Lonn M.E.,University of Sydney |
Dennis J.M.,Center for Vascular Research |
Dennis J.M.,University of Sydney |
Stocker R.,Victor Chang Cardiac Research Institute
Free Radical Biology and Medicine | Year: 2012
This review addresses the role of oxidative processes in atherosclerosis and its resulting cardiovascular disease by focusing on the outcome of antioxidant interventions. Although there is unambiguous evidence for the presence of heightened oxidative stress and resulting damage in atherosclerosis, it remains to be established whether this represents a cause or a consequence of the disease. This critical question is complicated further by the increasing realization that oxidative processes, including those related to signaling, are part of normal cell function. Overall, the results from animal interventions suggest that antioxidants provide benefit neither generally nor consistently. Where benefit is observed, it appears to be achieved at least in part via modulation of biological processes such as increase in nitric oxide bioavailability and induction of protective enzymes such as heme oxygenase-1, rather than via inhibition of oxidative processes and lipid oxidation in the arterial wall. Exceptions to this may be situations of multiple/excessive stress, the relevance of which for humans is not clear. This interpretation is consistent with the overall disappointing outcome of antioxidant interventions in humans and can be rationalized by the spatial compartmentalization of cellular oxidative signaling and/or damage, complex roles of oxidant-producing enzymes, and the multifactorial nature of atherosclerosis. © 2012 Elsevier Inc. All rights reserved.
Harith H.H.,Center for Vascular Research |
Harith H.H.,University of New South Wales |
Harith H.H.,University Putra Malaysia |
Di Bartolo B.A.,The Heart Research Institute |
And 6 more authors.
Journal of Diabetes | Year: 2016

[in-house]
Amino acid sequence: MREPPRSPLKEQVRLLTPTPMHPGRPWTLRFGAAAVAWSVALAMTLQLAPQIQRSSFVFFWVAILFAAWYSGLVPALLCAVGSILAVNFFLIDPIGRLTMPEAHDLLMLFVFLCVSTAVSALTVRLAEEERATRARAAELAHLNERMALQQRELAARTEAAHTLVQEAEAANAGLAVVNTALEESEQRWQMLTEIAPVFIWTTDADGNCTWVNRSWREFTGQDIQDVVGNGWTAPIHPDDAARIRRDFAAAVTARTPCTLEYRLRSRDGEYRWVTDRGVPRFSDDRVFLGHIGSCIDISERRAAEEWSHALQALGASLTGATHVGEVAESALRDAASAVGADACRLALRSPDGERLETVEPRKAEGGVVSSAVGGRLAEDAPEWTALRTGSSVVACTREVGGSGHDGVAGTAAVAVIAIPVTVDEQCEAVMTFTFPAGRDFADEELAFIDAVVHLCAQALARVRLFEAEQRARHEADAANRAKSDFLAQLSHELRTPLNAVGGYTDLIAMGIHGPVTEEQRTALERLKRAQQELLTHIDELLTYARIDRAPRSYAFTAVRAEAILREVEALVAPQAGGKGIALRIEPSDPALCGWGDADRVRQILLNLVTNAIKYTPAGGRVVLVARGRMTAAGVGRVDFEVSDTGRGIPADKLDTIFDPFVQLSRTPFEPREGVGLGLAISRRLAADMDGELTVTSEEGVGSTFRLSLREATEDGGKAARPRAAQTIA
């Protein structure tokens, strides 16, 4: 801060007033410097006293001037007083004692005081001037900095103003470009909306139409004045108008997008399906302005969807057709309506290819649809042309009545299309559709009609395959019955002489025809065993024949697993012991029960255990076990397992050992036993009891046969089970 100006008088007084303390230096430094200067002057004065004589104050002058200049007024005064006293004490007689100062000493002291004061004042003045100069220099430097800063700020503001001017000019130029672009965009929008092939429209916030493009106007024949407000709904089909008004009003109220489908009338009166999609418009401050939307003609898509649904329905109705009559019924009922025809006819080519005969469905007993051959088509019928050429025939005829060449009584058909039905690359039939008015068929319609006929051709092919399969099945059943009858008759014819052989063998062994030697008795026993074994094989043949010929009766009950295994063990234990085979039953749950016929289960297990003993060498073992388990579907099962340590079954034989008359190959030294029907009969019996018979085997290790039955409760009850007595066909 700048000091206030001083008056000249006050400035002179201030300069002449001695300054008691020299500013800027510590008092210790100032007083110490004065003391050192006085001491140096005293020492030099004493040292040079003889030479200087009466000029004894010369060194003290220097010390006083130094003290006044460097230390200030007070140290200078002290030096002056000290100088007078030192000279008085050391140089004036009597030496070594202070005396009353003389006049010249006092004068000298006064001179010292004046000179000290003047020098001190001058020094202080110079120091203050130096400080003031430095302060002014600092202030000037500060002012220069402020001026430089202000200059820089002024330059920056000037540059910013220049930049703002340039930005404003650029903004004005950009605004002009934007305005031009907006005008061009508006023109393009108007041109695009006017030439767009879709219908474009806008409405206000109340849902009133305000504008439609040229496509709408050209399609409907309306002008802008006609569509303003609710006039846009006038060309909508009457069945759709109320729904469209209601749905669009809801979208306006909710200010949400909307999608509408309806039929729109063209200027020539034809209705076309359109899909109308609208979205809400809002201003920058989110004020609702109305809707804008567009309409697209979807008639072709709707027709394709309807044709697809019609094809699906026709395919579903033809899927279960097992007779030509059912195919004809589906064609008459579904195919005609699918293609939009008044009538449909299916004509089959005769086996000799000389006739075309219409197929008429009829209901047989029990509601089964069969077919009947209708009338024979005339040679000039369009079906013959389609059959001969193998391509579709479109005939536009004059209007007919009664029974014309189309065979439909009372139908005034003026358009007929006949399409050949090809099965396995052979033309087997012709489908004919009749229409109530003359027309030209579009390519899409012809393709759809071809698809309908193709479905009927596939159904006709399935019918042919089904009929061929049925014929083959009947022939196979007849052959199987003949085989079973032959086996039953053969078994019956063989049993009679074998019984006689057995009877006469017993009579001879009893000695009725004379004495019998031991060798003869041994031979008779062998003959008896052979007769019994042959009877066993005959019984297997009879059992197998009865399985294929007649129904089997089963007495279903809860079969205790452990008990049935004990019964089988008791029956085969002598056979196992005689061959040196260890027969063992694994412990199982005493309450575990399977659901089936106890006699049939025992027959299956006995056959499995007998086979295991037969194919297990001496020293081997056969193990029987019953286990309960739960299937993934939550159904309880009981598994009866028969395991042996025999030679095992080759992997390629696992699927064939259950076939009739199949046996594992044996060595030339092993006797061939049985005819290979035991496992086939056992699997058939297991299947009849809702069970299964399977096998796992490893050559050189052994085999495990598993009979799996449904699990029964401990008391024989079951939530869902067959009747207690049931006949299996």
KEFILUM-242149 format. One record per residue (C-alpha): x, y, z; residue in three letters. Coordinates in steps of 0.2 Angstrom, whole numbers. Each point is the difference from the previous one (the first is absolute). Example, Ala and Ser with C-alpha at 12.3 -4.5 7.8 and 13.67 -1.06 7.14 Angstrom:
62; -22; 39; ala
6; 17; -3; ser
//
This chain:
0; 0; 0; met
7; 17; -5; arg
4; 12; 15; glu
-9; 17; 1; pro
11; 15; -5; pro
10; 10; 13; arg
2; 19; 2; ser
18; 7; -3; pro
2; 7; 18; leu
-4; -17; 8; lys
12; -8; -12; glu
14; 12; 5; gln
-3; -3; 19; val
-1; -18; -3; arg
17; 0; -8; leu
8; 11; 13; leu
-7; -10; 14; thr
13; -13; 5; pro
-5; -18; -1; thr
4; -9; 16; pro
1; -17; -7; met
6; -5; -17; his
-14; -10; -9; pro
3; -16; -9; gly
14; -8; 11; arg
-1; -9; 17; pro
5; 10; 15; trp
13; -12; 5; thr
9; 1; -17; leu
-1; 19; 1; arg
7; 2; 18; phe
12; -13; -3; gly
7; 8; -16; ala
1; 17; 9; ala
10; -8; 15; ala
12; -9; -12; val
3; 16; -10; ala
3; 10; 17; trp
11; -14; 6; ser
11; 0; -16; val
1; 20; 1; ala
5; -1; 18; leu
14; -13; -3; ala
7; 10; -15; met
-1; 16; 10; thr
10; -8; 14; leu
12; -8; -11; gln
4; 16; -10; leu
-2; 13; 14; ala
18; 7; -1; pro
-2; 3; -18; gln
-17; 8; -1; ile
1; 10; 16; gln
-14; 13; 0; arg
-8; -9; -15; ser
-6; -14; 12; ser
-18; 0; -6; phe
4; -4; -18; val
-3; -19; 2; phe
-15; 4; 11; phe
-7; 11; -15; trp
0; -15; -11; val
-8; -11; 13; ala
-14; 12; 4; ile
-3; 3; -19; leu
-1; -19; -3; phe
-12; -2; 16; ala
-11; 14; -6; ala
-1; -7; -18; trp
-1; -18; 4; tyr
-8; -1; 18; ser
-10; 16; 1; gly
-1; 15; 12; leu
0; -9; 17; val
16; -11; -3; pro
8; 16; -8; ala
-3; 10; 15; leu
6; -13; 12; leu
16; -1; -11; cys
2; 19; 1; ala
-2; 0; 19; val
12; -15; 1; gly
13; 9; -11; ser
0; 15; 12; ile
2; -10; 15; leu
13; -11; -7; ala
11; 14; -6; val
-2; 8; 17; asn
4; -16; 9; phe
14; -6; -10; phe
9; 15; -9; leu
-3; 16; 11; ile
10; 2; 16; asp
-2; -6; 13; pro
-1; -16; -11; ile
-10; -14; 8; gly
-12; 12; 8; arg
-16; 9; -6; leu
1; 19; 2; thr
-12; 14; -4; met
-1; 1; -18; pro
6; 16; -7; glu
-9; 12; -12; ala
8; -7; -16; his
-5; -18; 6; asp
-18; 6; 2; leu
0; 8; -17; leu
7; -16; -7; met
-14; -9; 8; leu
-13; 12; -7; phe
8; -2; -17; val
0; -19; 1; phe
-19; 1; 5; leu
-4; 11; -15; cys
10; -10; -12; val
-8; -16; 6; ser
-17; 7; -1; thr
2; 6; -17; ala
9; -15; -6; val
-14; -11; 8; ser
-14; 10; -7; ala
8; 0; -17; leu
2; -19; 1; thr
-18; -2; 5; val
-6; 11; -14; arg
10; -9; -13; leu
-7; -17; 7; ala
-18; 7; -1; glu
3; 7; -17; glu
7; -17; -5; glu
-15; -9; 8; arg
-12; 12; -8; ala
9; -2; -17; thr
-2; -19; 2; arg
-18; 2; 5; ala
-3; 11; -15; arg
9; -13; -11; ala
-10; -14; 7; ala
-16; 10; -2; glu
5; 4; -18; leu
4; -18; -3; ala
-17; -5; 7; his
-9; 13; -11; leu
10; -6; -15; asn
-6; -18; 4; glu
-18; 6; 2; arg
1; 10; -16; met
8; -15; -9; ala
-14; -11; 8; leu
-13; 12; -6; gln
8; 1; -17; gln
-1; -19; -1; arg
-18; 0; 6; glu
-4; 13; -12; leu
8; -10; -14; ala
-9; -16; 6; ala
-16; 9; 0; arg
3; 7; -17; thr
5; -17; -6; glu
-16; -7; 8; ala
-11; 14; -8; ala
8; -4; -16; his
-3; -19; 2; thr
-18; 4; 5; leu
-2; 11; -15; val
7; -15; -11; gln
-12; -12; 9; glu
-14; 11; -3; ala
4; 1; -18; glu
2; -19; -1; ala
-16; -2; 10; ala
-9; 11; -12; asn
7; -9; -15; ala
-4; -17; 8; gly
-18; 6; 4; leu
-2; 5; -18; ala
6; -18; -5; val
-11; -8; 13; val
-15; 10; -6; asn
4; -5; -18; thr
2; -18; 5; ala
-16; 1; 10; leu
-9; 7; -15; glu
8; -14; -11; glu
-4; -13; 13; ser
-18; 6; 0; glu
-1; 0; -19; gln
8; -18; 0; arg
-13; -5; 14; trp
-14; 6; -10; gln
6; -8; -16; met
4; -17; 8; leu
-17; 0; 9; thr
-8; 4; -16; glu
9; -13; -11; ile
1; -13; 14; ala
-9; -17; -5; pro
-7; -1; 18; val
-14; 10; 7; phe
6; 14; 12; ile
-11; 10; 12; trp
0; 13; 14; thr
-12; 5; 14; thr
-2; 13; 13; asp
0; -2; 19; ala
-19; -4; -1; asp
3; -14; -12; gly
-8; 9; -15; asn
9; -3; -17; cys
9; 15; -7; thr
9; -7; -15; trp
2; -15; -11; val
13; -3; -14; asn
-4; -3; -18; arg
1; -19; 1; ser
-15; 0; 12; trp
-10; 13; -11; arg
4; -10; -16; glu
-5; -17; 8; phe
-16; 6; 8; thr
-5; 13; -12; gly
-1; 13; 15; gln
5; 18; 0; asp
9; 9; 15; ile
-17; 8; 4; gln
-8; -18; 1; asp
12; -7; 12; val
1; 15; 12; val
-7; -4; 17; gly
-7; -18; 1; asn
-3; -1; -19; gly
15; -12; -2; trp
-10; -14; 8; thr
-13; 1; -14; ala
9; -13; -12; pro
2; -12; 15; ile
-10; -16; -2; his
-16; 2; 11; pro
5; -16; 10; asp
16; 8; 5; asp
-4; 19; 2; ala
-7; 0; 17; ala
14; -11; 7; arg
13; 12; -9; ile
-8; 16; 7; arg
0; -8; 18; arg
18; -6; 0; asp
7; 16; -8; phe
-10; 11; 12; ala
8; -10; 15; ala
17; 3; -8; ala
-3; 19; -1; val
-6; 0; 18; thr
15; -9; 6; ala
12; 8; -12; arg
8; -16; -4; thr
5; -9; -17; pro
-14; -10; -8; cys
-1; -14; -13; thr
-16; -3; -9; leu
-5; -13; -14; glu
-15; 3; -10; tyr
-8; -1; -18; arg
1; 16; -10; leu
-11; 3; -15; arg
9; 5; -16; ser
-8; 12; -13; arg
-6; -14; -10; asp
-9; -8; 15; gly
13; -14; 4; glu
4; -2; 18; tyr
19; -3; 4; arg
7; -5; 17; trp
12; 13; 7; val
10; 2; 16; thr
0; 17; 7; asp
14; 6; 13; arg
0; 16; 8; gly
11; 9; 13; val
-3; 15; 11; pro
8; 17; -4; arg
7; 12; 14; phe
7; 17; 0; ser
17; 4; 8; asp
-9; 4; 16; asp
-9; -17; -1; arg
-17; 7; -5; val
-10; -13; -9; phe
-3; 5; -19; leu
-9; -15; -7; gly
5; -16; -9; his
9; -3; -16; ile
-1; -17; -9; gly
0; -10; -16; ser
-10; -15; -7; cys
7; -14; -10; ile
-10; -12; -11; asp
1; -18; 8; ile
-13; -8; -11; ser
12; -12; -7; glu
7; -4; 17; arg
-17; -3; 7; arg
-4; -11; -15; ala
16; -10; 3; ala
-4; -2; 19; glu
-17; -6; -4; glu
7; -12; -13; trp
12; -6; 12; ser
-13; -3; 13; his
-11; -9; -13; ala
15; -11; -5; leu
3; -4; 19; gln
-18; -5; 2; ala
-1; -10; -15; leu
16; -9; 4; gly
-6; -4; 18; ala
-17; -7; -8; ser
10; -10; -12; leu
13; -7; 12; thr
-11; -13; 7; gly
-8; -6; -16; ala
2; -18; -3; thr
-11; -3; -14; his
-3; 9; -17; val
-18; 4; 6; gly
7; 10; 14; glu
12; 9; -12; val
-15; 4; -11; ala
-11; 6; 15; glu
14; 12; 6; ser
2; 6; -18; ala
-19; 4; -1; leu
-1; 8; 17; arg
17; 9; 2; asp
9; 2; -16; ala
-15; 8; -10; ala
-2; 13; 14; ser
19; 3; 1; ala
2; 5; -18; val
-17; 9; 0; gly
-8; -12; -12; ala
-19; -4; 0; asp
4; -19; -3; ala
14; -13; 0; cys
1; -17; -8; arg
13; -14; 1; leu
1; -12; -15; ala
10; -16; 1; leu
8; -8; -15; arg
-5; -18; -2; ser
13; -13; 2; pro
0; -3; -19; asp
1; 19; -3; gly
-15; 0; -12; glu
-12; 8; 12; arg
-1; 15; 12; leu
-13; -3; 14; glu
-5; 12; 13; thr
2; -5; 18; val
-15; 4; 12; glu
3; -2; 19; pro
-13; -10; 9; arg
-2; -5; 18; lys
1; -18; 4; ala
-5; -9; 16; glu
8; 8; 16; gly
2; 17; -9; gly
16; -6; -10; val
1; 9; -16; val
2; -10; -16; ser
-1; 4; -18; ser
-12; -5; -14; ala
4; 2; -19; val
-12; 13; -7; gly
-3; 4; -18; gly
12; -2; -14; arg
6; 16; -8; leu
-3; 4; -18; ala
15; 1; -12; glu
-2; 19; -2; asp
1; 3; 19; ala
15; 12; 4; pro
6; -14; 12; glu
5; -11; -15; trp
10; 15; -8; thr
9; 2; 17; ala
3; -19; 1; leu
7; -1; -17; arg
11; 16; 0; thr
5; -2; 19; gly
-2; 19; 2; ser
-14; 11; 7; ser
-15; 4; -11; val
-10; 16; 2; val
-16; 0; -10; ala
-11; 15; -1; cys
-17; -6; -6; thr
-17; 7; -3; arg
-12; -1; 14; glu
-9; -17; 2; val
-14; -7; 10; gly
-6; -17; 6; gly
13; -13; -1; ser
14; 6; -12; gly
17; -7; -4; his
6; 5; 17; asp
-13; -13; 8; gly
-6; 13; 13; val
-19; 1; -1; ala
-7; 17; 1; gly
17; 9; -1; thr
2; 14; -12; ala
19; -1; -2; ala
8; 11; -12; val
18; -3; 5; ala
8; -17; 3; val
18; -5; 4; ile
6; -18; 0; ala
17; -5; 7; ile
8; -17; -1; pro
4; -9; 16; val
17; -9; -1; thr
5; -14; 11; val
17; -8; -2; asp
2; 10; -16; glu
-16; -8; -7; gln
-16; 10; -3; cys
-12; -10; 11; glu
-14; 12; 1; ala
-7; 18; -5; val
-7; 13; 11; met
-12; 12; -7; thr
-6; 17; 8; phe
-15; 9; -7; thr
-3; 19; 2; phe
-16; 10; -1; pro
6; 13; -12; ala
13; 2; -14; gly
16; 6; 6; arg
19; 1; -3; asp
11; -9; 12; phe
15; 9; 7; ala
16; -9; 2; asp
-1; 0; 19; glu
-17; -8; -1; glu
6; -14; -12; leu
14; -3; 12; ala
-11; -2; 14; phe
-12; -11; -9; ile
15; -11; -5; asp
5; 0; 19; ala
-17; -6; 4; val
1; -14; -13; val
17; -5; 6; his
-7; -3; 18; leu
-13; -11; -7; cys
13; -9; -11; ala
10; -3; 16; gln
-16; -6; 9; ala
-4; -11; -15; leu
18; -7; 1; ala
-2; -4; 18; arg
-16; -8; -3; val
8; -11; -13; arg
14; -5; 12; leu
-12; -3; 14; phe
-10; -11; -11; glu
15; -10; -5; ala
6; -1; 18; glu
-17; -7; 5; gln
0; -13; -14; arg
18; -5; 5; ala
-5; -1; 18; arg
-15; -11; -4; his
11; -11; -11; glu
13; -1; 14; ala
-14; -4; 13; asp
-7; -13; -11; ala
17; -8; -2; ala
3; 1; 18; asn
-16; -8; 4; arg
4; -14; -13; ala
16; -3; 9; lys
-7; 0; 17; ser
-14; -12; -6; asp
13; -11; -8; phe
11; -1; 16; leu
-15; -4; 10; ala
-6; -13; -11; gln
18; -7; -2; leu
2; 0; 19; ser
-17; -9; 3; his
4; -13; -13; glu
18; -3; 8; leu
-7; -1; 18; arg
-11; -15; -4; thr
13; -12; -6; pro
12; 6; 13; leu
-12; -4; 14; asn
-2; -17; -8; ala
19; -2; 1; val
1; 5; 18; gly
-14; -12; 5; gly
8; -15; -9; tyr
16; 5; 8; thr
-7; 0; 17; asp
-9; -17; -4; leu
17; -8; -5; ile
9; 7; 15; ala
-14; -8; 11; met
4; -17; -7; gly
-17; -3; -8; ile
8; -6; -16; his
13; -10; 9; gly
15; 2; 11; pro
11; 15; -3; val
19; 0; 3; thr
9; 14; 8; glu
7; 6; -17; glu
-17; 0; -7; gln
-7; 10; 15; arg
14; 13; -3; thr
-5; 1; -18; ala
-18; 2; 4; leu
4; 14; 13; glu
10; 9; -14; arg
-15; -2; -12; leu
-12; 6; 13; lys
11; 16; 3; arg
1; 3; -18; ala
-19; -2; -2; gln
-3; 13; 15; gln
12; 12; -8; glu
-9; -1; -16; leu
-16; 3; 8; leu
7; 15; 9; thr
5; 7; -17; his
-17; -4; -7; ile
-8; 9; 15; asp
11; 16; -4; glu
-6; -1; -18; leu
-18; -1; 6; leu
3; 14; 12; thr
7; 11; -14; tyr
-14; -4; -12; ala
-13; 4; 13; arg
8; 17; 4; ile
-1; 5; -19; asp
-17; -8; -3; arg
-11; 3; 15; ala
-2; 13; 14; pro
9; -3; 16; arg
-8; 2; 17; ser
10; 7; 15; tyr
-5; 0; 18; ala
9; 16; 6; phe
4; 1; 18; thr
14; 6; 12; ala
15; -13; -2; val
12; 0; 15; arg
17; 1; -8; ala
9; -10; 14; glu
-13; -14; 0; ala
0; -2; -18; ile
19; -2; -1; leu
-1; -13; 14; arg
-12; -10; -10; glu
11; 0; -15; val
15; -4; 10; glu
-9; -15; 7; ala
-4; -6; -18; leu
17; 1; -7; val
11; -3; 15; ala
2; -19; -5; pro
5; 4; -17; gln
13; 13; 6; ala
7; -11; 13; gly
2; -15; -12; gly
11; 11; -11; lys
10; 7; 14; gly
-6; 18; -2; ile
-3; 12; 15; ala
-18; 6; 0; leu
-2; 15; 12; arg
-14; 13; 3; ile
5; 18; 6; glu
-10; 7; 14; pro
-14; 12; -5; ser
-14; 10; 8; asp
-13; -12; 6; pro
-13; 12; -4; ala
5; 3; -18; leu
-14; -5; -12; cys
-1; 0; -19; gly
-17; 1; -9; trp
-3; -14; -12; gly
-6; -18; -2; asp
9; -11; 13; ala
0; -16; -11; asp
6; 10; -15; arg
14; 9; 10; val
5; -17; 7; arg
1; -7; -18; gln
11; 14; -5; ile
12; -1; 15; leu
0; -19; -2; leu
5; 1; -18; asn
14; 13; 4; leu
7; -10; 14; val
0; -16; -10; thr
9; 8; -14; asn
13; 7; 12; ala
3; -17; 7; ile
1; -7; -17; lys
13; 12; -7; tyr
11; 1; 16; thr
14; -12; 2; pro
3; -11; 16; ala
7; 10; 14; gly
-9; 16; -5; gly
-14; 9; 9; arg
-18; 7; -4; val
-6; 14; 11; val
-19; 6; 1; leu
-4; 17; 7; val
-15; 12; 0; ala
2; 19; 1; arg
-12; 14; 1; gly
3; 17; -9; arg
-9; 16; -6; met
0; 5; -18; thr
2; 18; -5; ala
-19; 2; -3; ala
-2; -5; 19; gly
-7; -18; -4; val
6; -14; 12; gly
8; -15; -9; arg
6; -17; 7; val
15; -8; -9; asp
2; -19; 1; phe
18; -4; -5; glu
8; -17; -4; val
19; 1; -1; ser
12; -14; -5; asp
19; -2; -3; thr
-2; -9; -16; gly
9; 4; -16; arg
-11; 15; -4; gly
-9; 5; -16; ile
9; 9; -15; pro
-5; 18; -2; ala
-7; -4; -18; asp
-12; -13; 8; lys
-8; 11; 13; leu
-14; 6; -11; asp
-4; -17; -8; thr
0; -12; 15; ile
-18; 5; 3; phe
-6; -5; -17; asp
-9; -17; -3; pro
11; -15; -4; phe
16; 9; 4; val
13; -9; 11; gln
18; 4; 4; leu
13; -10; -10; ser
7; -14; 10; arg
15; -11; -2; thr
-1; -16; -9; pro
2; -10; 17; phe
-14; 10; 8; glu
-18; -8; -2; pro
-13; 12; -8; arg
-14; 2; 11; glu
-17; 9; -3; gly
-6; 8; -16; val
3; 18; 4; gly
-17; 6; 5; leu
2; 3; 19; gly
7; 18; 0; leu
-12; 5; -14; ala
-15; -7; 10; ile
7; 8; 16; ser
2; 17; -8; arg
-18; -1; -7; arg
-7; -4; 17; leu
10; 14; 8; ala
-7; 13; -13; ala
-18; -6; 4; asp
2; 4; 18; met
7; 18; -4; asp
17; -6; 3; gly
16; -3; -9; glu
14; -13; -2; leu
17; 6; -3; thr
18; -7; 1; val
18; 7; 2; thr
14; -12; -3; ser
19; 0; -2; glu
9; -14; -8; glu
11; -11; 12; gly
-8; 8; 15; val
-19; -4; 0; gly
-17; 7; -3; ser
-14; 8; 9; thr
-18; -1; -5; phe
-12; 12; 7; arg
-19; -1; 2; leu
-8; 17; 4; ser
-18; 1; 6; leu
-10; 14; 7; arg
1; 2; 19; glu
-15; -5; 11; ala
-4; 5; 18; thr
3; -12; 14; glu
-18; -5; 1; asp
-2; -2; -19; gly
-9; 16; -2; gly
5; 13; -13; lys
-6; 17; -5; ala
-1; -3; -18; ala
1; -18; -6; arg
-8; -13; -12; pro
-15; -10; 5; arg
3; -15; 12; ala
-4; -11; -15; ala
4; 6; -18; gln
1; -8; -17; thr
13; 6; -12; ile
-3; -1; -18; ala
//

Background: Insulin regulates glucose homeostasis but can also promote vascular smooth muscle (VSMC) proliferation, important in atherogenesis. Recently, we showed that tumor necrosis factor-related apoptosis-inducing ligand (TRAIL) stimulates intimal thickening via accelerated growth of VSMCs. The aim of the present study was to determine whether insulin-induced effects on VSMCs occur via TRAIL. Methods: Expression of TRAIL and TRAIL receptor in response to insulin and glucose was determined by polymerase chain reaction. Transcriptional activity was assessed using wild-type and site-specific mutations of the TRAIL promoter. Chromatin immunoprecipitation studies were performed. VSMC proliferation and apoptosis was measured. Results: Insulin and glucose exposure to VSMC for 24 h stimulated TRAIL mRNA expression. This was also evident at the transcriptional level. Both insulin- and glucose-inducible TRAIL transcriptional activity was blocked by dominant-negative specificity protein-1 (Sp1) overexpression. There are five functional Sp1-binding elements (Sp1-1, Sp1-2, Sp-5/6 and Sp1-7) on the TRAIL promoter. Insulin required the Sp1-1 and Sp1-2 sites, but glucose needed all Sp1-binding sites to induce transcription. Furthermore, insulin (but not glucose) was able to promote VSMC proliferation over time, associated with increased decoy receptor-2 (DcR2) expression. In contrast, chronic 5-day exposure of VSMC to 1 µg/mL insulin repressed TRAIL and DcR2 expression, and reduced Sp1 enrichment on the TRAIL promoter. This was associated with increased cell death. Conclusions: The findings of the present study provide a new mechanistic insight into how TRAIL is regulated by insulin. This may have significant implications at different stages of diabetes-associated cardiovascular disease. Thus, TRAIL may offer a novel therapeutic solution to combat insulin-induced vascular pathologies. © 2015 Ruijin Hospital, Shanghai Jiaotong University School of Medicine and Wiley Publishing Asia Pty Ltd